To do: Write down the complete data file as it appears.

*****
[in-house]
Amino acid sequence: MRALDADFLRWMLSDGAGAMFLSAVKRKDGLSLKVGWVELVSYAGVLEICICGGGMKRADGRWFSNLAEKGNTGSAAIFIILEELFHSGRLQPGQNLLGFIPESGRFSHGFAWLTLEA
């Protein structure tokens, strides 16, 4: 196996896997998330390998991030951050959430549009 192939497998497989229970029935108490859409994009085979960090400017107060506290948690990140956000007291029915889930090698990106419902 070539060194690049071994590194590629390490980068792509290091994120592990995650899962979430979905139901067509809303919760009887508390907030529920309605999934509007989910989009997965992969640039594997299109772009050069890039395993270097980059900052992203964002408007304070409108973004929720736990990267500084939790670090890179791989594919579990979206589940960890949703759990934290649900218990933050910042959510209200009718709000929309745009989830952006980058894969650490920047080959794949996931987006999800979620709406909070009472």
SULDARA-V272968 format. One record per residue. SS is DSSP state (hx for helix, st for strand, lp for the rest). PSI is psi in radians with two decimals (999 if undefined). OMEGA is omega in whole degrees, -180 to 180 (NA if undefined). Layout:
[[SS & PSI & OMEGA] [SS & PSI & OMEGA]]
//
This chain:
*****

[in-house]
Amino acid sequence: MRALDADFLRWMLSDGAGAMFLSAVKRKDGLSLKVGWVELVSYAGVLEICICGGGMKRADGRWFSNLAEKGNTGSAAIFIILEELFHSGRLQPGQNLLGFIPESGRFSHGFAWLTLEA
């Protein structure tokens, strides 16, 4: 196996896997998330390998991030951050959430549009 192939497998497989229970029935108490859409994009085979960090400017107060506290948690990140956000007291029915889930090698990106419902 070539060194690049071994590194590629390490980068792509290091994120592990995650899962979430979905139901067509809303919760009887508390907030529920309605999934509007989910989009997965992969640039594997299109772009050069890039395993270097980059900052992203964002408007304070409108973004929720736990990267500084939790670090890179791989594919579990979206589940960890949703759990934290649900218990933050910042959510209200009718709000929309745009989830952006980058894969650490920047080959794949996931987006999800979620709406909070009472």
SULDARA-V272968 format. One record per residue. SS is DSSP state (hx for helix, st for strand, lp for the rest). PSI is psi in radians with two decimals (999 if undefined). OMEGA is omega in whole degrees, -180 to 180 (NA if undefined). Layout:
[[SS & PSI & OMEGA] [SS & PSI & OMEGA]]
//
This chain: